Species At Risk

Dwarf Hackberry

(Celtis tenuifolia)


Dwarf Hackberry
Dwarf Hackberry occurrences map


Dwarf Hackberry is a small tree that usually grows one to four metres high, but can reach up to 10 metres. The bark is light grey and becomes ridged with age. The leaves are broadly oval at the base and taper to a point at the tip. The edge of the leaves can have few or many teeth. The round, orange fruits are sweet and sugary and are eaten by birds and mammals.


The species reaches the northern limits of its distribution in southern Ontario, over 1,000 kilometres north of the geographical centre of its range in the United States. In Canada, there are six known locations in southern Ontario: Port Franks area, Point Pelee, Pelee Island, Point Anne, and two sites near Belleville. The Canadian population is estimated to be more than 14,000 plants.


Dwarf Hackberry grows in several different habitats. These include dry, sandy areas near lakeshores, inland dunes, ridge tops and limestone alvars. Several plant communities in which Dwarf Hackberry occurs are considered rare to extremely rare, such as shrub and treed sand dunes, oak savannas, and red cedar-treed alvars. Dwarf Hackberry is a sun-loving tree that does best in areas where it will not be shaded-out by other trees and vegetation.


The main threats to Dwarf Hackberry are aggregate extraction, development, logging and altered disturbance regimes (e.g. fire frequency, coastal processes, wind, disease) that normally limit habitat succession by plants that will shade out this sun-loving species. They are also at risk from bark beetles, snails, deer, as well as invasive and allelopathic plants. Allelopathic plants release a substance into the environment that inhibits the germination or growth of other potential competitor plants of the same or another species.


Dwarf Hackberry receives protection under Ontario’s Endangered Species Act and the federal Species at Risk Act.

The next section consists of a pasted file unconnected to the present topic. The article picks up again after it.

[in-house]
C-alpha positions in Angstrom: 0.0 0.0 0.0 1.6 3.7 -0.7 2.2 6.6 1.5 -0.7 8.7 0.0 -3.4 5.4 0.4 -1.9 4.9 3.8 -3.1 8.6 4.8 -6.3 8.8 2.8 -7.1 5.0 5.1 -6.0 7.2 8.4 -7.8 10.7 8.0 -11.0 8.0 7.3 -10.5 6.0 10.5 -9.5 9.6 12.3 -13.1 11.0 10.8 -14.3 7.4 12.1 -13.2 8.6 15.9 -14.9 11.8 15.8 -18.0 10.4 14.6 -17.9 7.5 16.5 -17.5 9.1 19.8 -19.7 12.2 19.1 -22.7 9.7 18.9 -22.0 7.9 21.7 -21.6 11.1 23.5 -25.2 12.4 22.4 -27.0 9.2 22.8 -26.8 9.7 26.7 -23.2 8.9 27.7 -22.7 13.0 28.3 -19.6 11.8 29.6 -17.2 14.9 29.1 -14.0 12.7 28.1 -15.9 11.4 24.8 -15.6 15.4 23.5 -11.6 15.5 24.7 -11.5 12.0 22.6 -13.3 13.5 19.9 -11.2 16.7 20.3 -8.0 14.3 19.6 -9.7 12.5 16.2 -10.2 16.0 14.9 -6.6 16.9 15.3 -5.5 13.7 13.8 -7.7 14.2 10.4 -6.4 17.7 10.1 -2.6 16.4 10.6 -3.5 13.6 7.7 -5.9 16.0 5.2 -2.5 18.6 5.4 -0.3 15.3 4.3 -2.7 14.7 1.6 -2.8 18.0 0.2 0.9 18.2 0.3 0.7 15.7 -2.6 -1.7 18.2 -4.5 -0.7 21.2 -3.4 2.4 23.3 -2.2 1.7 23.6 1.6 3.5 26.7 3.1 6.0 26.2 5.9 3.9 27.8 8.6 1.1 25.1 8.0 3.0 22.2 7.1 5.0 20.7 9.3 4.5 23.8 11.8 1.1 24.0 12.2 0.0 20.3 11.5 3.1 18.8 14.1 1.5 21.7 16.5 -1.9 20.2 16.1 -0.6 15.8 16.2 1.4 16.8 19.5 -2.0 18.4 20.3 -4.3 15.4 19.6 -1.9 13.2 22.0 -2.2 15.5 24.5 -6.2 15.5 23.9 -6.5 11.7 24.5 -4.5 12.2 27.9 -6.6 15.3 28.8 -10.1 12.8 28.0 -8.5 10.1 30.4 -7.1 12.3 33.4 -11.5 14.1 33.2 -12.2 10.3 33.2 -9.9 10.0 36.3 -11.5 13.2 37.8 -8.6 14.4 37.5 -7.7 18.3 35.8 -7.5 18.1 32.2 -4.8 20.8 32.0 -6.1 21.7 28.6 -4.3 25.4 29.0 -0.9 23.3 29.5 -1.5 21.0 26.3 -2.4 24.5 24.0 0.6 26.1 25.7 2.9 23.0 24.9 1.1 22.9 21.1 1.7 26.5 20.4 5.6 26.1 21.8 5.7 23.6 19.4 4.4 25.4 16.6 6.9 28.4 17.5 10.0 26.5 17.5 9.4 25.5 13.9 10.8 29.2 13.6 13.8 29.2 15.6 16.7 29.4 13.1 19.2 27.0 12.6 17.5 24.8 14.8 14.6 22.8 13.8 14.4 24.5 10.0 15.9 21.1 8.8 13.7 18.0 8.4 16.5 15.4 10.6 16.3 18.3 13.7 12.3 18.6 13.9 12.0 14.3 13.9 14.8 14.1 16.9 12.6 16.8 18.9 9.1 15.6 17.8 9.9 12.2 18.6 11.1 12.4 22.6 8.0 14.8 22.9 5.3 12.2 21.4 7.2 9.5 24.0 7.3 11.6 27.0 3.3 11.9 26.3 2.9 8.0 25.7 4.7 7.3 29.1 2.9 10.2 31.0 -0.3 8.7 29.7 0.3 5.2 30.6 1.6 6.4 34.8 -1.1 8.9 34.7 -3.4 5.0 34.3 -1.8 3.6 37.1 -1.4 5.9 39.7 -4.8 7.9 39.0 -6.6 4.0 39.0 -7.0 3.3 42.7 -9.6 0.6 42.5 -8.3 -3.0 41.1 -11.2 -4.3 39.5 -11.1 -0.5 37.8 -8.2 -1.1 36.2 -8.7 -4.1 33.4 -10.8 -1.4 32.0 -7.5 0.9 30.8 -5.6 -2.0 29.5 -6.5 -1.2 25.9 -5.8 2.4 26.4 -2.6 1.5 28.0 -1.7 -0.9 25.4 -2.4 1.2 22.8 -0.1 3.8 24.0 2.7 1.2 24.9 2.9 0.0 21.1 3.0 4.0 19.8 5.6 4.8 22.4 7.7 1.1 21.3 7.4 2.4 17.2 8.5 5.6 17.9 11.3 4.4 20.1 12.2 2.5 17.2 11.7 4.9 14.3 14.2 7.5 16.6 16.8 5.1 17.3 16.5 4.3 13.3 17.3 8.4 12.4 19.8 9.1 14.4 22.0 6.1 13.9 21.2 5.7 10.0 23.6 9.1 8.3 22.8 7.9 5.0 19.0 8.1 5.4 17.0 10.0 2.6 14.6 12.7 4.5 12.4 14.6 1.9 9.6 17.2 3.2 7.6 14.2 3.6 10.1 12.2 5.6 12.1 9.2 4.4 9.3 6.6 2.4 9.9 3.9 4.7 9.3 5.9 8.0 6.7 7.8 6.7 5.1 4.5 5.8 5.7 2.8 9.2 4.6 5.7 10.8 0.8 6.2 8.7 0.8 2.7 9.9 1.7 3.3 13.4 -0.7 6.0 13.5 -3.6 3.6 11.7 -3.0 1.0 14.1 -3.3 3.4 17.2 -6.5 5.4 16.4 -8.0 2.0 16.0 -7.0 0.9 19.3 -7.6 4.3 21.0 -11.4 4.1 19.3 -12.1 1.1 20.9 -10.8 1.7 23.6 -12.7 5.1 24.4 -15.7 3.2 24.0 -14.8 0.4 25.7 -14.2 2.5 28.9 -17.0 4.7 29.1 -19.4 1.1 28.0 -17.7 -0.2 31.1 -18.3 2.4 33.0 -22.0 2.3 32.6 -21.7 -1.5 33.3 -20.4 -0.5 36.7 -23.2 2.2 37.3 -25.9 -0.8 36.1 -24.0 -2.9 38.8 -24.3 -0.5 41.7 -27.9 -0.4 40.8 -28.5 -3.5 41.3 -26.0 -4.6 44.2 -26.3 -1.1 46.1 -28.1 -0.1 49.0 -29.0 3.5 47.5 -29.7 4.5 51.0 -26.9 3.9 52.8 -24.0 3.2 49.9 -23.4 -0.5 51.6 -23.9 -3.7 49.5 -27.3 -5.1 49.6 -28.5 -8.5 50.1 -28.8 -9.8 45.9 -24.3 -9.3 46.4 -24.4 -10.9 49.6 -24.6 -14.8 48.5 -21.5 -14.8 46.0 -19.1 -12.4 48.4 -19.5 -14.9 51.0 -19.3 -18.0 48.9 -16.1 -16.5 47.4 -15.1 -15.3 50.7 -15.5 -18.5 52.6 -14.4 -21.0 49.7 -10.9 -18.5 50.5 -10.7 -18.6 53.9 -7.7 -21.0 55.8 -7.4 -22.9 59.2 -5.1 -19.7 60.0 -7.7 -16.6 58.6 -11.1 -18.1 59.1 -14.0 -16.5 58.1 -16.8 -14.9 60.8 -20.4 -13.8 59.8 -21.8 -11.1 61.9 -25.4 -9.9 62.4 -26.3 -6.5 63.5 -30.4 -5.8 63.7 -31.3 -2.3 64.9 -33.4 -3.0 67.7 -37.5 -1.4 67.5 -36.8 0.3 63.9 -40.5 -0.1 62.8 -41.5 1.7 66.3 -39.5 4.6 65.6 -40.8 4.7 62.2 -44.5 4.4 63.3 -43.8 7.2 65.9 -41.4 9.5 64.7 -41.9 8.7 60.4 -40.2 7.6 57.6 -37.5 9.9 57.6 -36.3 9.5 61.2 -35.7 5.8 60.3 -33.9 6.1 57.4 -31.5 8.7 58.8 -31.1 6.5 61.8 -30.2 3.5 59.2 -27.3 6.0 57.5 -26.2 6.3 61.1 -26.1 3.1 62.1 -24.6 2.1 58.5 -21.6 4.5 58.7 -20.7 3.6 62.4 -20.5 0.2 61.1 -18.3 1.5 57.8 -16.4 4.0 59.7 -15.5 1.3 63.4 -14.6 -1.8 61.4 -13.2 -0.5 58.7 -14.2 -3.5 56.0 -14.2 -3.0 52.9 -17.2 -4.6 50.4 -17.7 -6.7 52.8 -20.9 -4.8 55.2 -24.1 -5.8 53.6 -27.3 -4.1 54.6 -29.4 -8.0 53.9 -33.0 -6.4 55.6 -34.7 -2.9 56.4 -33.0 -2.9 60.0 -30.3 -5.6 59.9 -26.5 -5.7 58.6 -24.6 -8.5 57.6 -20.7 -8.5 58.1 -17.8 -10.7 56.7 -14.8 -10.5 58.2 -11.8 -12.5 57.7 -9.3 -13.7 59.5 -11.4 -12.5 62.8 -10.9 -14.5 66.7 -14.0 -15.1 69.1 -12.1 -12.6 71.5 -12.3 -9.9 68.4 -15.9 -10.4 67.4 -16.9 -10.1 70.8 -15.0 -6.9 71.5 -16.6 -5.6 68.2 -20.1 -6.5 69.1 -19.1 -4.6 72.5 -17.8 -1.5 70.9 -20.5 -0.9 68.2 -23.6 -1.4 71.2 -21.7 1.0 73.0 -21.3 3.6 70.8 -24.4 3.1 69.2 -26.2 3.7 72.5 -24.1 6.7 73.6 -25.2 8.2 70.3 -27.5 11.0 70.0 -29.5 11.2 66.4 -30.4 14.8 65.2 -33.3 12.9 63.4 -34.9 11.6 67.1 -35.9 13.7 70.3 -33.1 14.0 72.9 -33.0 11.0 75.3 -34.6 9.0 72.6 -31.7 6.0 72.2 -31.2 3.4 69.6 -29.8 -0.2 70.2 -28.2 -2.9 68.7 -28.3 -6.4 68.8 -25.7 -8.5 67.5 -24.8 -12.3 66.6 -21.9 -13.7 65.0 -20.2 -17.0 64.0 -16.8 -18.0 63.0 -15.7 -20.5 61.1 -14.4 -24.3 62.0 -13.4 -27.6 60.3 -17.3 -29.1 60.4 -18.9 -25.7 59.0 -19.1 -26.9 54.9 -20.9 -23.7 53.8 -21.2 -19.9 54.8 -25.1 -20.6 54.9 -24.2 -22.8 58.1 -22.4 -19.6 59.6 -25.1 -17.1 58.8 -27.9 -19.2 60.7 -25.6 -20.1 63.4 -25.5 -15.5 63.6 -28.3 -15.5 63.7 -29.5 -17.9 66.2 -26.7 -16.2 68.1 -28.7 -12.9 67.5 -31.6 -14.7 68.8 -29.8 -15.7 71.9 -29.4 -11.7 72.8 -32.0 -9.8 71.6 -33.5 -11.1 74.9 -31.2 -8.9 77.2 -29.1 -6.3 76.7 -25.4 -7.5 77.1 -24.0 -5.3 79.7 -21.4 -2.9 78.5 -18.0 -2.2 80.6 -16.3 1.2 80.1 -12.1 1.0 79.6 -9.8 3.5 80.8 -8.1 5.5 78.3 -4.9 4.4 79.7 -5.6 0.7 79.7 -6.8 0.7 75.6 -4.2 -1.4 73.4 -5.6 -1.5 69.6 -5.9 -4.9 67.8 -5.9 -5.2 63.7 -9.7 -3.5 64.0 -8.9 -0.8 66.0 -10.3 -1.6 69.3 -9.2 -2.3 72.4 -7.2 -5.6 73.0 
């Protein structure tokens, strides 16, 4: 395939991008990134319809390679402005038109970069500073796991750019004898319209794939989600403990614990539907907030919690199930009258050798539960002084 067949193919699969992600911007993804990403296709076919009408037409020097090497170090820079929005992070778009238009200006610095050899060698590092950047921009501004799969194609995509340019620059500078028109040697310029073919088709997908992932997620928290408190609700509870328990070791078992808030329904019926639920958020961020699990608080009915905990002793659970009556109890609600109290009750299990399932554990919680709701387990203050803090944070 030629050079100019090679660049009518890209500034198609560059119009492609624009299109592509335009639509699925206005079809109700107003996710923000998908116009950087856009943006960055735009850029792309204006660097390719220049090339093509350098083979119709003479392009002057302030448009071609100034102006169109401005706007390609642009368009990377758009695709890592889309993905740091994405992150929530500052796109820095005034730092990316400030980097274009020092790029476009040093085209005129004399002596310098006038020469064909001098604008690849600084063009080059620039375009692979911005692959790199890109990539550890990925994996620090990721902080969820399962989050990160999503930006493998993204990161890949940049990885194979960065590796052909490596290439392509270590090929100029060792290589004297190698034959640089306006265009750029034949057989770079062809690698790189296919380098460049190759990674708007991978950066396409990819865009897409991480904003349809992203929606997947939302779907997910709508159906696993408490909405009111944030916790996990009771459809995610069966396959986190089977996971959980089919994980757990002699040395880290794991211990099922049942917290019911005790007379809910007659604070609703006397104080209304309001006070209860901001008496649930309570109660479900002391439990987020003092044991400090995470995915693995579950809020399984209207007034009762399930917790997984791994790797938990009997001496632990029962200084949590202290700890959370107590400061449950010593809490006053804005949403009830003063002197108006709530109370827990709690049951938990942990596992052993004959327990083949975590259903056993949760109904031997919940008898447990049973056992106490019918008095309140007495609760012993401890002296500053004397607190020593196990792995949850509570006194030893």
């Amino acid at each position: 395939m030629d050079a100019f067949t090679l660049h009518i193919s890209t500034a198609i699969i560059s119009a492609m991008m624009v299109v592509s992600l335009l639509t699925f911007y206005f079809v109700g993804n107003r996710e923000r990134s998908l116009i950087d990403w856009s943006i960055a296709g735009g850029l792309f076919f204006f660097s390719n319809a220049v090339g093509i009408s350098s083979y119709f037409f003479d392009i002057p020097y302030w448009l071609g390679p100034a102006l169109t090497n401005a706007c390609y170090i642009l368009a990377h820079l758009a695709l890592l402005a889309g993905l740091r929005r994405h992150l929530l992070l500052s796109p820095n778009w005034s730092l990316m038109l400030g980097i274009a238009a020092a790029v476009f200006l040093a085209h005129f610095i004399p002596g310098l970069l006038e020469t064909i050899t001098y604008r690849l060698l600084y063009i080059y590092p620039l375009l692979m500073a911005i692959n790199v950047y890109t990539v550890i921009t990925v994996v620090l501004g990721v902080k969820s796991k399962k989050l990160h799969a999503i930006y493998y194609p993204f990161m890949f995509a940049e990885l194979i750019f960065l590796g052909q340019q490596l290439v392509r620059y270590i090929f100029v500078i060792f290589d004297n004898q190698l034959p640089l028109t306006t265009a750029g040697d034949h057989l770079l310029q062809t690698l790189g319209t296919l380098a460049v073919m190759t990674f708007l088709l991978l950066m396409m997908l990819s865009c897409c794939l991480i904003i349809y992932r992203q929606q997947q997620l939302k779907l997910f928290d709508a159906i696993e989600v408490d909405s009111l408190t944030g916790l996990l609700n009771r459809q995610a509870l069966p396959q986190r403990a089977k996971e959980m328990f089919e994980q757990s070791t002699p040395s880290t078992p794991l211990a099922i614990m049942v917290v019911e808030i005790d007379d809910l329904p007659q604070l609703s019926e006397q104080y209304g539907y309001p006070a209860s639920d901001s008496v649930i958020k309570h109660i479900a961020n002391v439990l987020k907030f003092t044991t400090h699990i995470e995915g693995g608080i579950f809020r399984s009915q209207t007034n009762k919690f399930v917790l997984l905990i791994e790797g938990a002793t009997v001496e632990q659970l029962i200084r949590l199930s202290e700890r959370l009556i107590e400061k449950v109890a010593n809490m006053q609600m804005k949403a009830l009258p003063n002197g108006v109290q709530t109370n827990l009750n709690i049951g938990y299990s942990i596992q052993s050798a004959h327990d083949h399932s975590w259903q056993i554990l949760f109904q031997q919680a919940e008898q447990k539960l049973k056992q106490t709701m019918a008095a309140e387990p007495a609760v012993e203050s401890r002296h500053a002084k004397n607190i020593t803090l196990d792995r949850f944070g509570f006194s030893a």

What You Can Do to Help Dwarf Hackberry

  • The Ministry of Natural Resources tracks species at risk such as Dwarf Hackberry. You can use a handy online form to report your sightings to the Natural Heritage Information Centre. Photographs with specific locations or mapping coordinates are always helpful. nhic.mnr.gov.on.ca
  • Report any illegal activity related to plants and wildlife to 1-877-TIPS-MNR (847-7667).
  • Private land owners have a very important role to play in species at risk recovery. If you find Dwarf Hackberry on your property, you may be eligible for stewardship programs that support the protection and recovery of species at risk and their habitats.
  • Consult the Ministry of Natural Resources when working around forests for information on provincial regulations and best management practices to protect these important habitats. Call toll free 1-800-667-1940 or visit the Ministry website at http://www.mnr.gov.on.ca/en/ContactUs/2ColumnSubPage/STEL02_179002.html.
  • Volunteer with your local nature club or provincial park to participate in surveys or stewardship work focused on species at risk.
  • Invasive species seriously threaten many of Ontario’s species at risk. To learn what you can do to help reduce the threat of invasive species, visit: ontario.ca/invasivespecies ; www.invadingspecies.com ; www.ontarioinvasiveplants.ca ; and, www.invasivespecies.gc.ca .

Did you know?

Dwarf Hackberry’s scientific name tenuifolia means "with thin leaves" in Latin, but the leaves are actually quite stiff and leathery.

Did you know?

Many insects rely on the Dwarf Hackberry for survival. Several rare insects, including beetles that were only recently discovered in Canada, also depend on the Dwarf Hackberry for part of their life cycles.

The Endangered Species Act

Contact your local ministry office

Often the best source of local information on species at risk is your nearest ministry office. Call with your questions or concerns.